May 5 (Bloomberg) -- James “Jimmy” Cayne, the former chairman and chief executive officer of Bear Stearns Cos., will blame market forces and loss of confidence in his firm for its collapse in 2008, according to a person who has reviewed his testimony before a U.S. investigative panel. “The market’s loss of confidence, even though it was unjustified and irrational, became a self-fulfilling prophecy,” Cayne said in written testimony
Alan Schwartz, who succeeded Cayne as CEO and negotiated Bear Stearns’s fire sale to JPMorgan will blame the fall on rumors. “We did not foresee the extent to which housing prices had been driven to unsustainable levels,” Schwartz will say.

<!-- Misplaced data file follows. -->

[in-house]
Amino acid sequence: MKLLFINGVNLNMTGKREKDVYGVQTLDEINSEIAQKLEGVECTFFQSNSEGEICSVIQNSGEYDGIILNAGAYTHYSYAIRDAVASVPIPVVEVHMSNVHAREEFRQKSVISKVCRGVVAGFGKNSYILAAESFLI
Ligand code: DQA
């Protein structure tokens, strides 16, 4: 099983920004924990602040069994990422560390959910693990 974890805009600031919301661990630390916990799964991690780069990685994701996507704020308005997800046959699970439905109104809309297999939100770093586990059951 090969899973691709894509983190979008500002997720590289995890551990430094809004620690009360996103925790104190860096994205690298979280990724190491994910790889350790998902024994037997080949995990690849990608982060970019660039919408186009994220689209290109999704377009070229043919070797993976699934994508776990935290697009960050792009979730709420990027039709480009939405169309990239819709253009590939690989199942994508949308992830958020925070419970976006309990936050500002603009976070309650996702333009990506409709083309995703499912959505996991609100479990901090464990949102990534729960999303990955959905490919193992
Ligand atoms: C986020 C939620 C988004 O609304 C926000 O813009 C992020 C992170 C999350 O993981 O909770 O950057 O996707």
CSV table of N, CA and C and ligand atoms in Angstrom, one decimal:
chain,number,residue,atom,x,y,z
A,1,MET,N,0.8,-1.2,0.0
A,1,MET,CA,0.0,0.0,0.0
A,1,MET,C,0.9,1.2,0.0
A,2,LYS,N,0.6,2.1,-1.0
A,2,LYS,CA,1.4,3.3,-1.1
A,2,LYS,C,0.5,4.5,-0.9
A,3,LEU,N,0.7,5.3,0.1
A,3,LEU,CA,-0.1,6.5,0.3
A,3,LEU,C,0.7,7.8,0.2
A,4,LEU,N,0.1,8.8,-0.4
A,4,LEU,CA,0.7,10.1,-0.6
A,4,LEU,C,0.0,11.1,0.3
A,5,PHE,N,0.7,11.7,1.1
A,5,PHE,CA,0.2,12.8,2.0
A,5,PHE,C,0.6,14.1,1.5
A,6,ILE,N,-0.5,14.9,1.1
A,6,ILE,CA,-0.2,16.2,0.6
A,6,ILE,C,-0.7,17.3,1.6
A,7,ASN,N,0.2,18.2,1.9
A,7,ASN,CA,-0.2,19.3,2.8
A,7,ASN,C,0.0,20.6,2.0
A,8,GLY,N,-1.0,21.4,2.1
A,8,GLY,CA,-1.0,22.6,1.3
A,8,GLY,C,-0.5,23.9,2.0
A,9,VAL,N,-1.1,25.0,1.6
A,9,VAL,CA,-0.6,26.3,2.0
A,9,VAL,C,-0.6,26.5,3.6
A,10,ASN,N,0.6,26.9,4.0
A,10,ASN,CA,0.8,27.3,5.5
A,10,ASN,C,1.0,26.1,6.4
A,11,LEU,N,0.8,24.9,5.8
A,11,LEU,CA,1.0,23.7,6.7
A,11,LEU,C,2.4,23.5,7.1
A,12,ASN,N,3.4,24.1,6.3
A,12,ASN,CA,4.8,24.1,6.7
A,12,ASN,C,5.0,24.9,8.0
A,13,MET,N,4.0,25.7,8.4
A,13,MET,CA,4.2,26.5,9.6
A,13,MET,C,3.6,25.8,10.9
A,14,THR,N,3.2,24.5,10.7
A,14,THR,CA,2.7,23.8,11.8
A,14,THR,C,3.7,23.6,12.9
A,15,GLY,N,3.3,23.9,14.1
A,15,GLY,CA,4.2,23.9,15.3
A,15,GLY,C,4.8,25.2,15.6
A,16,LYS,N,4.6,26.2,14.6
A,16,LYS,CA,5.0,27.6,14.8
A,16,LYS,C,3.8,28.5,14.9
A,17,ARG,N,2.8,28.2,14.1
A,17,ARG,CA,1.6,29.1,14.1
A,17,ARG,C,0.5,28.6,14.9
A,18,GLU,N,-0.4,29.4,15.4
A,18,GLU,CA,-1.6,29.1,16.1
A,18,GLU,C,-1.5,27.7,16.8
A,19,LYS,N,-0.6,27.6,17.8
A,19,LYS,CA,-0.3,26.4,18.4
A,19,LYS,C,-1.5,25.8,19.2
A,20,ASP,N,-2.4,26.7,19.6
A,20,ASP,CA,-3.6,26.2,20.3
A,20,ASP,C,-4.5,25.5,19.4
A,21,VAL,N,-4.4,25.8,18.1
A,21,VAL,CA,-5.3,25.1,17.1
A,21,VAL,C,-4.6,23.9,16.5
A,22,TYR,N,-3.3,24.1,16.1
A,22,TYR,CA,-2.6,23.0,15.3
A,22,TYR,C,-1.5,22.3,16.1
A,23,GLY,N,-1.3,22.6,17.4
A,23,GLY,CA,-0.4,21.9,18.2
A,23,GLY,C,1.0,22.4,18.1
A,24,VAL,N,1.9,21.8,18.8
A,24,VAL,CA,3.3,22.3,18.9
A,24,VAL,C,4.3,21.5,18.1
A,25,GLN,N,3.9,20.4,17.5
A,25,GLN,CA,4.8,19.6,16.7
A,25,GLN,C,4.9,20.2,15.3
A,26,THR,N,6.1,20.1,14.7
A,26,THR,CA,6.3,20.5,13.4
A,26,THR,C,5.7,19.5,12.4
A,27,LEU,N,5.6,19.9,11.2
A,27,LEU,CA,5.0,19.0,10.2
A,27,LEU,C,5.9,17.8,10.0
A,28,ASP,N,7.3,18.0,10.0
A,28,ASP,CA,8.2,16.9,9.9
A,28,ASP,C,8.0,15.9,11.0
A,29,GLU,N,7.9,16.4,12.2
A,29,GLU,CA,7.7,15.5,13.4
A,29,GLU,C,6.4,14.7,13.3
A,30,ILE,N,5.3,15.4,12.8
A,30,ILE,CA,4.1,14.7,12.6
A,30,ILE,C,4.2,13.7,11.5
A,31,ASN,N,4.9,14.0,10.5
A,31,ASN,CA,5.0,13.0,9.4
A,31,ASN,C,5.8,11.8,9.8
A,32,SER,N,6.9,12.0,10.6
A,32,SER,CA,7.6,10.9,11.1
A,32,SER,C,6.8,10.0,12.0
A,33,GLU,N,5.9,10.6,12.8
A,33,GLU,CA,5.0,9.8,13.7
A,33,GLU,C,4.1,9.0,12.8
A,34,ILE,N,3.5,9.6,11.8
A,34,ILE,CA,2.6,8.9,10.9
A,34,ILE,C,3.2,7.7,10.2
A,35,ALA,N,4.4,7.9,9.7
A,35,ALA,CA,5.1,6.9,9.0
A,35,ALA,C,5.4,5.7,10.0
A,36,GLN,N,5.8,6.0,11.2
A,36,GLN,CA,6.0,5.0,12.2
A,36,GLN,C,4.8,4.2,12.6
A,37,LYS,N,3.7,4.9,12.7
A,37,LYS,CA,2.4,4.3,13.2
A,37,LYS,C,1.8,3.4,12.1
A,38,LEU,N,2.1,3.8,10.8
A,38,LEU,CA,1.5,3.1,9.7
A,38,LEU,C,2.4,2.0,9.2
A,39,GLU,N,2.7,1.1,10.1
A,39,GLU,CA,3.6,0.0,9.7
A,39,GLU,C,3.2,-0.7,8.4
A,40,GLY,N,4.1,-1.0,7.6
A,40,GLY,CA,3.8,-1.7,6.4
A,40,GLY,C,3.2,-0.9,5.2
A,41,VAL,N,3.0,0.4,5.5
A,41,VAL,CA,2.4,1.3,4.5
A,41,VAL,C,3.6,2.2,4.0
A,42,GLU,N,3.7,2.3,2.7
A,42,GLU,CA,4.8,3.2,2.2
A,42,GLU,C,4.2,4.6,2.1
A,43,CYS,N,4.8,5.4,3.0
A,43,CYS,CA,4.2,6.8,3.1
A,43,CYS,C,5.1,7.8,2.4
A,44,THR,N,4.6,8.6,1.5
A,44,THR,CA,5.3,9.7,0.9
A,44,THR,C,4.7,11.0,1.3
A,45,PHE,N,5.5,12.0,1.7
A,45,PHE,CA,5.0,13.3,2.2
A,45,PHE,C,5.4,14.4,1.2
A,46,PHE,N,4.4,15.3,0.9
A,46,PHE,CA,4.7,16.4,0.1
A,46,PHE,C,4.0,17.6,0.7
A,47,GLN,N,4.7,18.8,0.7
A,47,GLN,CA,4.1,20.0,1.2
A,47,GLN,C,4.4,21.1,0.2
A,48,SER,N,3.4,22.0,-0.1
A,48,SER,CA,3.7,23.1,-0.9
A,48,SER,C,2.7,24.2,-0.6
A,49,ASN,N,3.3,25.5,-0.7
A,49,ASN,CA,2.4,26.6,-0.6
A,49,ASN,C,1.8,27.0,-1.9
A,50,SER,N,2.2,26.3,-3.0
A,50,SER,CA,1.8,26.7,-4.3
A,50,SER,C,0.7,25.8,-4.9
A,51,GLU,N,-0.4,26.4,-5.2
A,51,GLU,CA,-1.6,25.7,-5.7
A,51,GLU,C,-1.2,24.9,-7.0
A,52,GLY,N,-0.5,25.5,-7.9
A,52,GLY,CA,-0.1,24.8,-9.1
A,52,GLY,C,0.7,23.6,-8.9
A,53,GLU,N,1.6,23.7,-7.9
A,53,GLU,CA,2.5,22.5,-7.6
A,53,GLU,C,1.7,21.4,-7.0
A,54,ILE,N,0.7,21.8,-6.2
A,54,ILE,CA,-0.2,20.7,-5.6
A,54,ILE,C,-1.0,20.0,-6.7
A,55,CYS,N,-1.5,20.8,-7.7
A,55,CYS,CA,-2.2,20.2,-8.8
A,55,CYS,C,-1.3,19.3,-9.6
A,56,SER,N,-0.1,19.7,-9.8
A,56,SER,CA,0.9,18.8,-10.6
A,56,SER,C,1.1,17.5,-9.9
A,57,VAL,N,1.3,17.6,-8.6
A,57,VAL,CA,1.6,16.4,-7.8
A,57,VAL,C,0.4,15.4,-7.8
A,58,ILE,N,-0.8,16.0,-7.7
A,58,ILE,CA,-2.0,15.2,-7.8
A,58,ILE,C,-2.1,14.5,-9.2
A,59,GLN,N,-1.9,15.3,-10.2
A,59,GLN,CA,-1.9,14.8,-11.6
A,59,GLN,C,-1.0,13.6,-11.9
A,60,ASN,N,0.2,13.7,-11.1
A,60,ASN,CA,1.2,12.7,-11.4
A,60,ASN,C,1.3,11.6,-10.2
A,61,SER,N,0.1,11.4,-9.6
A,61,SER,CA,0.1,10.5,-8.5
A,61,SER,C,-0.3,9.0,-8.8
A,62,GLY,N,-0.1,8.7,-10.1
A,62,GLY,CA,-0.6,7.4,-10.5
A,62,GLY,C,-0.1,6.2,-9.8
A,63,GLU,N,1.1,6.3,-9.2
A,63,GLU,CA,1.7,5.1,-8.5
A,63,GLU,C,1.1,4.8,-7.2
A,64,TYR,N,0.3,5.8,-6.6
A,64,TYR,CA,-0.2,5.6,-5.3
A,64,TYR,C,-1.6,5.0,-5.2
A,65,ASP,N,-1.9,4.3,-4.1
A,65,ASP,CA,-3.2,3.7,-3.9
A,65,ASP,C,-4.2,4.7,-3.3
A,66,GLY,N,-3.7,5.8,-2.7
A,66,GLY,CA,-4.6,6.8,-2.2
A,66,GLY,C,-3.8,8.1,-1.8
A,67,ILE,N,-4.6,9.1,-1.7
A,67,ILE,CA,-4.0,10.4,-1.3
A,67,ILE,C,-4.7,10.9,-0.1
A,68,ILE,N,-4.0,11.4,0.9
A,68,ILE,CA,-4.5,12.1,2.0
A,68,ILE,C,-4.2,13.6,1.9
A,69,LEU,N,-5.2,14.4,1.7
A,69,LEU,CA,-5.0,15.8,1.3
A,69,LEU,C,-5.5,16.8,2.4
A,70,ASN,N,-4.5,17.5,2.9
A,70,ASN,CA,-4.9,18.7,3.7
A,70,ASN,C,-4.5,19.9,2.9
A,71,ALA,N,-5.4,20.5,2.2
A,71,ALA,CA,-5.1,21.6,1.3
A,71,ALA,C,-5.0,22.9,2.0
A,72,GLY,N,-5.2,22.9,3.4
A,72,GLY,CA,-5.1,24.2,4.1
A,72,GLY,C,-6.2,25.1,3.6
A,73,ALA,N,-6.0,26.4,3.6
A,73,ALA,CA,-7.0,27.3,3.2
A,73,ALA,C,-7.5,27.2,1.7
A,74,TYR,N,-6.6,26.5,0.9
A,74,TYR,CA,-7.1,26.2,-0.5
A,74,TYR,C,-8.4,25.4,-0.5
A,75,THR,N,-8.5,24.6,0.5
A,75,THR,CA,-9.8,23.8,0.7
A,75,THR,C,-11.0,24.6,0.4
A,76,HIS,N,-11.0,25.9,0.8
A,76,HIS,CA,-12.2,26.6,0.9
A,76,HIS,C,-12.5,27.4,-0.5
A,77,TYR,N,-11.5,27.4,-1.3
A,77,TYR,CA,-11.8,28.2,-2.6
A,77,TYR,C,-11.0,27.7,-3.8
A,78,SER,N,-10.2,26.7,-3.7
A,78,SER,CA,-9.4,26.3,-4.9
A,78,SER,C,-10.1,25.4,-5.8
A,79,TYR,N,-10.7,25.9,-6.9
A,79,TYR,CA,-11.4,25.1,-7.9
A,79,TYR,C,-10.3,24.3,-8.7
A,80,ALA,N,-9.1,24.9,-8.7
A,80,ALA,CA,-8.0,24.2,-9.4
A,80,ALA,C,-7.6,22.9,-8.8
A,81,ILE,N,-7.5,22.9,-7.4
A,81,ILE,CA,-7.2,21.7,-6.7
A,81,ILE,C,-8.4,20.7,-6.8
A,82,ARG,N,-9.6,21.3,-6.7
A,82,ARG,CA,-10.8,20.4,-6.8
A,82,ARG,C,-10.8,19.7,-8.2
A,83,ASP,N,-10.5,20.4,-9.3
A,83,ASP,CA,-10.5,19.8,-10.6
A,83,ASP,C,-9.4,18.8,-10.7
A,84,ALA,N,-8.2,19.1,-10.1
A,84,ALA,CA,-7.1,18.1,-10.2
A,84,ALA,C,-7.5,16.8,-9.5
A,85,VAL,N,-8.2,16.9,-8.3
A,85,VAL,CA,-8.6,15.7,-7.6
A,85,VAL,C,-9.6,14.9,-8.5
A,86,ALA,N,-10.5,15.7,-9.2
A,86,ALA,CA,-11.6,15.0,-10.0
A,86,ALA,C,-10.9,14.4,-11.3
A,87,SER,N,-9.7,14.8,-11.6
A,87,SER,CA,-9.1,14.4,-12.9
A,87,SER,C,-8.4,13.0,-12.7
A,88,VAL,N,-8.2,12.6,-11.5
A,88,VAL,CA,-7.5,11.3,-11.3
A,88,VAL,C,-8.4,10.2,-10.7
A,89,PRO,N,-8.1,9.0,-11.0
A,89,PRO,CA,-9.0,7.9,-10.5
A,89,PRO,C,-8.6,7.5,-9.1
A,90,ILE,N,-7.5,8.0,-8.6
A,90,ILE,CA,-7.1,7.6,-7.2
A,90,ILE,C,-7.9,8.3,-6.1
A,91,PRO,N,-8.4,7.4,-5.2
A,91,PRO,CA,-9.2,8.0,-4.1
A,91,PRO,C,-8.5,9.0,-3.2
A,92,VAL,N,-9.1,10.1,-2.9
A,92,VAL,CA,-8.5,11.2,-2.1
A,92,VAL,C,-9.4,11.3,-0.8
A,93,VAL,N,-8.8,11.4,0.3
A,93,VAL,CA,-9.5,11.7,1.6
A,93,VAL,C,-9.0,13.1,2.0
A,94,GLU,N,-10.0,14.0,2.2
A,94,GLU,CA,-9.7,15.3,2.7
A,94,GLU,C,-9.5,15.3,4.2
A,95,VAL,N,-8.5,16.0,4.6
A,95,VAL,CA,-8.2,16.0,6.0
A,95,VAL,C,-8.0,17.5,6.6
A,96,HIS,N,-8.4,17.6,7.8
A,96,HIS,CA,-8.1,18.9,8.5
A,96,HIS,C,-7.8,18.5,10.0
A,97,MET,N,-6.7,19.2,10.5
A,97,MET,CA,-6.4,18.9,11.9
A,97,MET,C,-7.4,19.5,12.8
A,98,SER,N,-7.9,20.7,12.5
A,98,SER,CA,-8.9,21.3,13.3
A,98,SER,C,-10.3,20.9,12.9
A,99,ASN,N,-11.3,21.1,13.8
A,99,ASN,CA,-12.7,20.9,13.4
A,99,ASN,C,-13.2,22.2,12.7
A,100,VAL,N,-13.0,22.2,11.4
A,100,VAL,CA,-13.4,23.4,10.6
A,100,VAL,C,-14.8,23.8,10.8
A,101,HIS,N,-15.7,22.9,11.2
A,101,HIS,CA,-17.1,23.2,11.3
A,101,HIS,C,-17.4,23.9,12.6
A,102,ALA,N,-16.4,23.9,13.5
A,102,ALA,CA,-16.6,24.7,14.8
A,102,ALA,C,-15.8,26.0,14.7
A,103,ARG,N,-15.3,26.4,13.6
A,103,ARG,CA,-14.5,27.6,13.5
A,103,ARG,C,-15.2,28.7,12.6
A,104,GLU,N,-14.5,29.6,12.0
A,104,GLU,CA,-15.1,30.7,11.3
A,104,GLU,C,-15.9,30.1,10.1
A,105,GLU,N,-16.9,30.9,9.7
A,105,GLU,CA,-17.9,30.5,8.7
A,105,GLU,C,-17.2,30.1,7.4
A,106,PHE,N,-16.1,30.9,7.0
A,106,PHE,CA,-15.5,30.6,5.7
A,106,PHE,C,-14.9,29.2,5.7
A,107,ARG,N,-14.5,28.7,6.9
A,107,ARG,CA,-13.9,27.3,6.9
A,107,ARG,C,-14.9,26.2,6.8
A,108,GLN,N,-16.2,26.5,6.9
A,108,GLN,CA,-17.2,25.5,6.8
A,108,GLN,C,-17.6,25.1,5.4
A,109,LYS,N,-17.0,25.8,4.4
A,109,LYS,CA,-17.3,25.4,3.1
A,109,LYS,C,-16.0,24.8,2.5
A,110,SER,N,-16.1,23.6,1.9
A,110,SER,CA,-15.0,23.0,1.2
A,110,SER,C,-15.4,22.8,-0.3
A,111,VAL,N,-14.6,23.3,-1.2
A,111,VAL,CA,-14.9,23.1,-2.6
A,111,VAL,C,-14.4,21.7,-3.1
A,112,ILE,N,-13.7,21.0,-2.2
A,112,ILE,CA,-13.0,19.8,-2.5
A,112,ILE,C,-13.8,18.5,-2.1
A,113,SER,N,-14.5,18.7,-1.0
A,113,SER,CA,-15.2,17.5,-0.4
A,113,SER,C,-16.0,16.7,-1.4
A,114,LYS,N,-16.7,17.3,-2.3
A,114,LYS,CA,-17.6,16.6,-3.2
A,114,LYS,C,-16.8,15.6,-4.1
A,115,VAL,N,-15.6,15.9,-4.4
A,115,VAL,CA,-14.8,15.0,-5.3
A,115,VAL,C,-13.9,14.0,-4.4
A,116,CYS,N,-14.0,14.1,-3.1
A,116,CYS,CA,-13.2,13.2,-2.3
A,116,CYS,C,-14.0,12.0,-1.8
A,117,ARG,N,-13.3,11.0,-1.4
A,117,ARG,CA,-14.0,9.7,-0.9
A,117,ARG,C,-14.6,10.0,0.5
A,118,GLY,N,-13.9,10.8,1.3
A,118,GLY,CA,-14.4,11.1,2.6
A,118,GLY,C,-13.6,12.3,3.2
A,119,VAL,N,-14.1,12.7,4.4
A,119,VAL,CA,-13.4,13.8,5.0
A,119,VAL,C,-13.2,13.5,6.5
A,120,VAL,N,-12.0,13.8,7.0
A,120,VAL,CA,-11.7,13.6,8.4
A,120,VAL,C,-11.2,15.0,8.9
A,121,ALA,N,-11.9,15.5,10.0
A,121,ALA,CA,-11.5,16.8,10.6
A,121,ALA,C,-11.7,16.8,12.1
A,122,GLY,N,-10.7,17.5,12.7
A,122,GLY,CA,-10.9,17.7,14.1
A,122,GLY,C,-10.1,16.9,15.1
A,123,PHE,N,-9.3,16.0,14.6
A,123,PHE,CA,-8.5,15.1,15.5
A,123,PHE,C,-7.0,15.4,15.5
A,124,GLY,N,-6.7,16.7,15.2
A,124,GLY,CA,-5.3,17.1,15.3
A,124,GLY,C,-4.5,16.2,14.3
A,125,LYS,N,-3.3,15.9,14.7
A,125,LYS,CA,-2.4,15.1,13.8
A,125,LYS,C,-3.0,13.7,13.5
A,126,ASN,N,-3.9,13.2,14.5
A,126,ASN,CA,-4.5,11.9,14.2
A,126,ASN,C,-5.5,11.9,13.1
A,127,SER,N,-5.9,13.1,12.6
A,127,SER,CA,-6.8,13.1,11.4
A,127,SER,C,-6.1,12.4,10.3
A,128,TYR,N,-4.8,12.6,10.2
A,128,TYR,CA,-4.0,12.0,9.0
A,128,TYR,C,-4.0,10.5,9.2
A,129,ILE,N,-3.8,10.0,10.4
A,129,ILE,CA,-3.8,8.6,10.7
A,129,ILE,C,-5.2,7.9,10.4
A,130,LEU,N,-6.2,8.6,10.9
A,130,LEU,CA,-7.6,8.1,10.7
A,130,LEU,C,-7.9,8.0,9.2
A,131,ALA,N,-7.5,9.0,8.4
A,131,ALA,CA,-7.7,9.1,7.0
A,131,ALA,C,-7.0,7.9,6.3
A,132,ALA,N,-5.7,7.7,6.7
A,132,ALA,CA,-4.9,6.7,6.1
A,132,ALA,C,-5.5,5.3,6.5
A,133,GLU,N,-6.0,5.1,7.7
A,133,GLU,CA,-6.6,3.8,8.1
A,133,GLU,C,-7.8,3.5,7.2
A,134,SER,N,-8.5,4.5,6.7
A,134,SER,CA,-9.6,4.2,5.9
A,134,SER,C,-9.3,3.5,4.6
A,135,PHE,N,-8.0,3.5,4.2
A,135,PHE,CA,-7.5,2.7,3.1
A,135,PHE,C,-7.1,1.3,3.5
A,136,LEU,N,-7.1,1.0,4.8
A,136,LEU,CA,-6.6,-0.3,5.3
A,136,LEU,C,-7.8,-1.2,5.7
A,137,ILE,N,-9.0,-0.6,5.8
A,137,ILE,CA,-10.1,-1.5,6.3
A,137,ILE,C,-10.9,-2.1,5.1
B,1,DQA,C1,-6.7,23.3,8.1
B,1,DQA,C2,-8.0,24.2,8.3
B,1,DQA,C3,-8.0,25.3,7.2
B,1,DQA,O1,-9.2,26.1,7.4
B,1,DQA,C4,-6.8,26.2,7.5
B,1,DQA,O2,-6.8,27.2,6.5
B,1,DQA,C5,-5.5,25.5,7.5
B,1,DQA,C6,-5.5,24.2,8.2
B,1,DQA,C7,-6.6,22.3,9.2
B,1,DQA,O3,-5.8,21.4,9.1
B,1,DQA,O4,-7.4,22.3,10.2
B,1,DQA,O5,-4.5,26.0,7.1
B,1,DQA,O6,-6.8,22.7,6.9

Cayne, who loved to play bridge, pulled away from hands-on management roles, spending more time away from his office even while Bear Stearns was running into trouble. When the firm ran out of money in March 2008 and faced a bank run from its hedge-fund clients and short-term creditors, Cayne was at a bridge tournament in Detroit. He couldn’t fly back to New York in time to take part in talks to sell the firm to JPMorgan under